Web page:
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FEER: Halim Saad's Fall: Down But Not Out
By S. Jayasankaran

17/12/2000 4:49 pm Sun

From The Far Eastern Economic Review Issue cover-dated 21st December 2000

A Question of Honour

Renong Group Chairman Halim Saad wins a postponement of a purchase of shares he is committed to buy. The markets are appalled

By S. Jayasankaran/KUALA LUMPUR

FOR MUCH OF HIS tenure as chairman of Renong, a politically well-connected conglomerate, Halim Saad has been the poster boy of Malaysian business. Courted by bankers, he borrowed large sums to finance rapid growth. In turn, Renong helped build modern Malaysia: roads, bridges, stadiums and fibre-optic networks. Renong and other companies in the real-estate, construction and finance group were key stocks in investors' Malaysian portfolios.

Lately, however, Halim the poster boy has become Halim the problem child.

That was starkly illustrated on December 12, when the share prices of Renong and a key affiliate tumbled as Halim bought extra time to keep a three-year-old financial commitment. The stock slide will make it even more difficult for Halim to restructure Renong's huge debts and pursue his plan to transform the parent company into a telecoms and e-commerce play.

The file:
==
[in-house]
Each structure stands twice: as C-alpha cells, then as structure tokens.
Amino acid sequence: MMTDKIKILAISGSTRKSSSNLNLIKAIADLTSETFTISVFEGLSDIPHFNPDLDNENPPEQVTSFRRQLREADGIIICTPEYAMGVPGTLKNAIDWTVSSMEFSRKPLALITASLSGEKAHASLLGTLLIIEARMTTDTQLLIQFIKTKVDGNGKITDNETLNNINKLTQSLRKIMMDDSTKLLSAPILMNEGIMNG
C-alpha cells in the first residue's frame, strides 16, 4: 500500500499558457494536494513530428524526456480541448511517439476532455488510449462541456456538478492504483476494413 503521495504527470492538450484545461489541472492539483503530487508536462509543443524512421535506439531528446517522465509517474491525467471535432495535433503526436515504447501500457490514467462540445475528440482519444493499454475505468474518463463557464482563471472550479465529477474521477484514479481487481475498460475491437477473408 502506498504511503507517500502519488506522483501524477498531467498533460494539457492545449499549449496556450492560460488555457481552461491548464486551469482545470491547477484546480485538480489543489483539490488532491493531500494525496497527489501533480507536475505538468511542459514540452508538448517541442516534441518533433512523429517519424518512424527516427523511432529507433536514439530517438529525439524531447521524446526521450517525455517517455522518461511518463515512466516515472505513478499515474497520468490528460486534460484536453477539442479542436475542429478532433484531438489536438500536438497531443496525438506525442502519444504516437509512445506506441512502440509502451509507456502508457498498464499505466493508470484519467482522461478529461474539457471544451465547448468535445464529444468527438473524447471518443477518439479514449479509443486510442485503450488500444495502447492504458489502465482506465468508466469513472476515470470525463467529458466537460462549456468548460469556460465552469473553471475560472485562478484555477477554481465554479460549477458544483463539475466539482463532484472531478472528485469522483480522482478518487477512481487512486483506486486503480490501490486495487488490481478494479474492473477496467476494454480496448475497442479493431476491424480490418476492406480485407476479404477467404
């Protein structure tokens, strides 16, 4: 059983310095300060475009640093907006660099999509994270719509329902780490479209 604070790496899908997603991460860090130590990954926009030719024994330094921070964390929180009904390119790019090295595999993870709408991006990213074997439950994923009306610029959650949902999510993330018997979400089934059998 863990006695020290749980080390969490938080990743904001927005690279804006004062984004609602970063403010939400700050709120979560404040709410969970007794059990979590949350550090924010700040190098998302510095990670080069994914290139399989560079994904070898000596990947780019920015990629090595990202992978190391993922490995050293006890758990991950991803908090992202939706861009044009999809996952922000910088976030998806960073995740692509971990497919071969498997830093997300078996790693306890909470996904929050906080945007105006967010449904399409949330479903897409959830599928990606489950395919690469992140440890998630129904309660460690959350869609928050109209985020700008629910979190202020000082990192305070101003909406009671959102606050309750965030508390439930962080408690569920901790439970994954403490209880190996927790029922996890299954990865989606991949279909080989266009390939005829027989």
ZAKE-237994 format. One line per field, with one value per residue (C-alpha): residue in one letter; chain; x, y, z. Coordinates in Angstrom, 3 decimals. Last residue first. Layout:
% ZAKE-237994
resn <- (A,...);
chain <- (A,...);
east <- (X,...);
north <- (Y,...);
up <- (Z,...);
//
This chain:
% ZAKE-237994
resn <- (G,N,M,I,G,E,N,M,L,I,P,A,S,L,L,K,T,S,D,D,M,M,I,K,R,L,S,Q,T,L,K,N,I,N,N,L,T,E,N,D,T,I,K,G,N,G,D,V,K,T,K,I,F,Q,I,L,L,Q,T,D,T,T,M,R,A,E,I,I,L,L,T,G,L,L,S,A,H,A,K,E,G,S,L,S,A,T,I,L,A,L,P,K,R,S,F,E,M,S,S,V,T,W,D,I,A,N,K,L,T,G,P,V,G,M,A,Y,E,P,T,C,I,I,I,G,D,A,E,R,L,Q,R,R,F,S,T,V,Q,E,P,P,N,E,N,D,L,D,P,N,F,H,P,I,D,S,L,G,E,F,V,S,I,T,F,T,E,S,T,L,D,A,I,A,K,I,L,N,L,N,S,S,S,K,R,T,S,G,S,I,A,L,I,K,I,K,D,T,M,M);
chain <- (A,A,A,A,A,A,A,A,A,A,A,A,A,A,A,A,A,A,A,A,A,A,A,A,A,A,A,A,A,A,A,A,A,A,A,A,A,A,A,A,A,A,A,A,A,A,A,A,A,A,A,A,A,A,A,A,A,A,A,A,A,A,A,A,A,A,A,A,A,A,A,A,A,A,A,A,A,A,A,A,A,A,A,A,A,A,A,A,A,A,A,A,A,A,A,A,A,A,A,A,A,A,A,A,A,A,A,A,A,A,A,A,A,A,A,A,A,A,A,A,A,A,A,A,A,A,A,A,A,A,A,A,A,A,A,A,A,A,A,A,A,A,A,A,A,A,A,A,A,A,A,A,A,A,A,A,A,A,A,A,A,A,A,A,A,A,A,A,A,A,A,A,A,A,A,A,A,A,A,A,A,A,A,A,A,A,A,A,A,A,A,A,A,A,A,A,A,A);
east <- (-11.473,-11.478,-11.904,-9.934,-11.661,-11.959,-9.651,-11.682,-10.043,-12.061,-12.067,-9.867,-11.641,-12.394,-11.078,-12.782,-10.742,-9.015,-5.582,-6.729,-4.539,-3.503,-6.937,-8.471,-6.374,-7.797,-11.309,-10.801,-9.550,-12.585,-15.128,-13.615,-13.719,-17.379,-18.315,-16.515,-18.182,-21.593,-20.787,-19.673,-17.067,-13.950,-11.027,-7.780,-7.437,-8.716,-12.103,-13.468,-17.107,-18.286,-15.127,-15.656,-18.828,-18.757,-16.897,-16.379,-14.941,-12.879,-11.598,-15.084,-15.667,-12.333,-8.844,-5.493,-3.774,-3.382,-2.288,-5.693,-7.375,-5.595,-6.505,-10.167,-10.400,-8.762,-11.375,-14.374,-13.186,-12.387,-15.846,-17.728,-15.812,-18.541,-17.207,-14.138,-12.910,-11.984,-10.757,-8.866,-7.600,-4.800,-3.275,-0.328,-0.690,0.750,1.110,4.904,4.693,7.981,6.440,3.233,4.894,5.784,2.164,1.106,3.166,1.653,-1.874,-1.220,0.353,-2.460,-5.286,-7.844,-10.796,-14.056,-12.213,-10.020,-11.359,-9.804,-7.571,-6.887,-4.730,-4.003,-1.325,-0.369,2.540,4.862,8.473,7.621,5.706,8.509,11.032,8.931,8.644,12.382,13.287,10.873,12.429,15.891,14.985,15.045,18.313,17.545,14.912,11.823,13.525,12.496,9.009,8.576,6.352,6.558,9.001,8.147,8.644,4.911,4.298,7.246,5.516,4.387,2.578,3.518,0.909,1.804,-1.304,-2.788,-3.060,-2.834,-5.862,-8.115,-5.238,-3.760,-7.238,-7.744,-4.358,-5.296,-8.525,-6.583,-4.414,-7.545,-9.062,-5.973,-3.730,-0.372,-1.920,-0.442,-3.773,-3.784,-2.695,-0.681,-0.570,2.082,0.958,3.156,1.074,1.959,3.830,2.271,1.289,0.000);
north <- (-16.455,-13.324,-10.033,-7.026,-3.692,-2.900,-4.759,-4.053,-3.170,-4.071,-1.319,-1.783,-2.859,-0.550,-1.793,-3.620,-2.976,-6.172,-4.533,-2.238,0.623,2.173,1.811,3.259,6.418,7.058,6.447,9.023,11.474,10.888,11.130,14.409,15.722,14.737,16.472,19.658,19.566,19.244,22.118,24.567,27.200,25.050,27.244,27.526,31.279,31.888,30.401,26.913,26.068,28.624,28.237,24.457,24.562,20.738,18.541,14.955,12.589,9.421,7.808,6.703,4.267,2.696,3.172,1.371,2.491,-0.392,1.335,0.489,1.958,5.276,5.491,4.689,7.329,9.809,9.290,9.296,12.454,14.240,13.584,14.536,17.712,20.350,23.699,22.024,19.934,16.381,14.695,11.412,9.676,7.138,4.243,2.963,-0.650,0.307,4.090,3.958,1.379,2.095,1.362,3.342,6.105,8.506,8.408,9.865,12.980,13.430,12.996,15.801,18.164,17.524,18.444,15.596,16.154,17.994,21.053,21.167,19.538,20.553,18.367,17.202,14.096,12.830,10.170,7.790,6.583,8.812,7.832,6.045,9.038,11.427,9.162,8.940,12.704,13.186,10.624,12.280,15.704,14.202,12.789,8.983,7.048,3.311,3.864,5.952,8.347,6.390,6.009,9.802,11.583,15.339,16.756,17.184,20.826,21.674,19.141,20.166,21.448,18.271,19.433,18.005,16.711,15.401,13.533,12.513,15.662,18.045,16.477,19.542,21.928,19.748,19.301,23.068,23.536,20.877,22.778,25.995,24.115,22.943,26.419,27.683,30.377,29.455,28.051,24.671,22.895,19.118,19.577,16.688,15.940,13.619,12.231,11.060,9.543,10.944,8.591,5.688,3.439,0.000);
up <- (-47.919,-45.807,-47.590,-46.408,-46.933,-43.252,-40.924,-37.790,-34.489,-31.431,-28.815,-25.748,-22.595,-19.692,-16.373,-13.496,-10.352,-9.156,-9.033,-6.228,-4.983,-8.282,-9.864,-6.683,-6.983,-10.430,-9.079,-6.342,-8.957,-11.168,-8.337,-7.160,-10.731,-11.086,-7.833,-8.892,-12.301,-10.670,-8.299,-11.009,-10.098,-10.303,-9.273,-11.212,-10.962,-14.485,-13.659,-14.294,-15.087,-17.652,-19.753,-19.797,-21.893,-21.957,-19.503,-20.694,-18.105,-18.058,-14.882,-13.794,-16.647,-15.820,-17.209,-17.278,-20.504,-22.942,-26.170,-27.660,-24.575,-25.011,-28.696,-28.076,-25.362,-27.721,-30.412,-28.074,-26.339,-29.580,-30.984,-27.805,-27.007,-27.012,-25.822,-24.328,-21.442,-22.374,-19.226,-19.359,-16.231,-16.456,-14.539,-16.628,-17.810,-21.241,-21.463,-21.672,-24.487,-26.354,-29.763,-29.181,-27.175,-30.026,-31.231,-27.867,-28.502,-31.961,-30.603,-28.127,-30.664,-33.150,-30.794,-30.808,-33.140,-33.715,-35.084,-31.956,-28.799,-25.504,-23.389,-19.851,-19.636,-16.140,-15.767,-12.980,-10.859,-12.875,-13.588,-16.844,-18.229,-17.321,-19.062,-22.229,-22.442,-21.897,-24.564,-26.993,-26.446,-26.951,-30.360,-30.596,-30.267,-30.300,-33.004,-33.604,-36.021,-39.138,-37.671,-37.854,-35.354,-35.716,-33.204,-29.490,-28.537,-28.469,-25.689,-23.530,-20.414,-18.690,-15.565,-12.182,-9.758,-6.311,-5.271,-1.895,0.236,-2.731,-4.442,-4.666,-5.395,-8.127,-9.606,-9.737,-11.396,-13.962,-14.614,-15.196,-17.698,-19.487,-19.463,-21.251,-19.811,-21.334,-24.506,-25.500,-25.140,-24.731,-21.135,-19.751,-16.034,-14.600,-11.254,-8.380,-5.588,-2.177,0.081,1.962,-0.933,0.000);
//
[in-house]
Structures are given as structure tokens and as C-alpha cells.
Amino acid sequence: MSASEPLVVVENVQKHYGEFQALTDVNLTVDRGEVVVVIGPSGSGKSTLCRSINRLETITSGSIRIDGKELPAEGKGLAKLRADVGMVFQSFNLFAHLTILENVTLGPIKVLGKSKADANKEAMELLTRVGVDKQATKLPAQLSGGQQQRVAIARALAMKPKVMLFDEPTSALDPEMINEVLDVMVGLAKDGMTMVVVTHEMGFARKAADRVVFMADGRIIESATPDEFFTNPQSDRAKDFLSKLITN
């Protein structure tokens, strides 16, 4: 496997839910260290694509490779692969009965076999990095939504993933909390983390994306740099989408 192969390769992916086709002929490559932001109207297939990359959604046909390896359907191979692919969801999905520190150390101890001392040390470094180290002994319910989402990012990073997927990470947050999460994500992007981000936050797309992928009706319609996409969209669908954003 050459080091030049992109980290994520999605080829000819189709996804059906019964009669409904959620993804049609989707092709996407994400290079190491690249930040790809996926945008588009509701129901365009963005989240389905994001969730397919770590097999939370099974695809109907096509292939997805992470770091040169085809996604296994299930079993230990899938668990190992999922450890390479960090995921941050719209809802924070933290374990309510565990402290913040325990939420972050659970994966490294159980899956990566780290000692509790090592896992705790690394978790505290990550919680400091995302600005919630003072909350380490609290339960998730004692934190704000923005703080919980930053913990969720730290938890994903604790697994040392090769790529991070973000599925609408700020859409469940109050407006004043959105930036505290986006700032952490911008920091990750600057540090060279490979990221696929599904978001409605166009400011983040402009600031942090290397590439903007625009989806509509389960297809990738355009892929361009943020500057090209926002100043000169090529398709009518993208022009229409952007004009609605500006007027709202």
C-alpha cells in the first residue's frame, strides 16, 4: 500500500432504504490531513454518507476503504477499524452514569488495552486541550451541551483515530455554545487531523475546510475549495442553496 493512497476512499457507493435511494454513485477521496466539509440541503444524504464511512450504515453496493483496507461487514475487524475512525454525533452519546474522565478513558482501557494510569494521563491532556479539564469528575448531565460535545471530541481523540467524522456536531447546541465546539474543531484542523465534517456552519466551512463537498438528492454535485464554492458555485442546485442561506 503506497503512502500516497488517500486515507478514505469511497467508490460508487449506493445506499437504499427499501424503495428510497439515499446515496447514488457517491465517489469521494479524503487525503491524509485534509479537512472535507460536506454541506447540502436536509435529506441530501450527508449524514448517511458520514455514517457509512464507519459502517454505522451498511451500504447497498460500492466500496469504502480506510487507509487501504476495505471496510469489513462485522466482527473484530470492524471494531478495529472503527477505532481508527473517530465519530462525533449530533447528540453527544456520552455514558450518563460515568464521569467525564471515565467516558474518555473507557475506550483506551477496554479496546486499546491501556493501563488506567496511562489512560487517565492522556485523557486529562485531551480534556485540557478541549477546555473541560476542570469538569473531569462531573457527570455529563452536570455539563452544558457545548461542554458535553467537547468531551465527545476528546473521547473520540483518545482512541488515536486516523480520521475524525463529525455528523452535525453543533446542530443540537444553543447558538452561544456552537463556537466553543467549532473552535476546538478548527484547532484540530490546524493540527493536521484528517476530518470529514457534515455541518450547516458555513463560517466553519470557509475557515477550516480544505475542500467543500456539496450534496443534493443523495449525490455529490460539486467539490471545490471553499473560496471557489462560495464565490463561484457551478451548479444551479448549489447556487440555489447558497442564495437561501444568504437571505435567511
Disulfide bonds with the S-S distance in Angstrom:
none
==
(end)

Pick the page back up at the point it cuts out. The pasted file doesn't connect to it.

Halim's fall from grace began with the Asian Crisis, which left Renong vulnerable to its high debt, and a share sale in November 1997 that caused outrage among investors. In the transaction, a group affiliate company borrowed money to buy a 32% stake in Renong. Halim denies he was the seller. But, responding to complaints that shareholders' rights had been trampled, he later promised to buy the shares personally in three years' time.

Ever since, investors have been watching to see whether he would make good on his pledge.

They got part of the answer on December 11, when it was announced that Halim would not, after all, make a payment in February of 3.1 billion ringgit ($815 million) to the affiliate, United Engineers Malaysia. Instead, he will pay just 300 million ringgit next year and the balance by May 2002. Stock investors weren't impressed. Renong's shares fell 13% and UEM's 11% on December 12.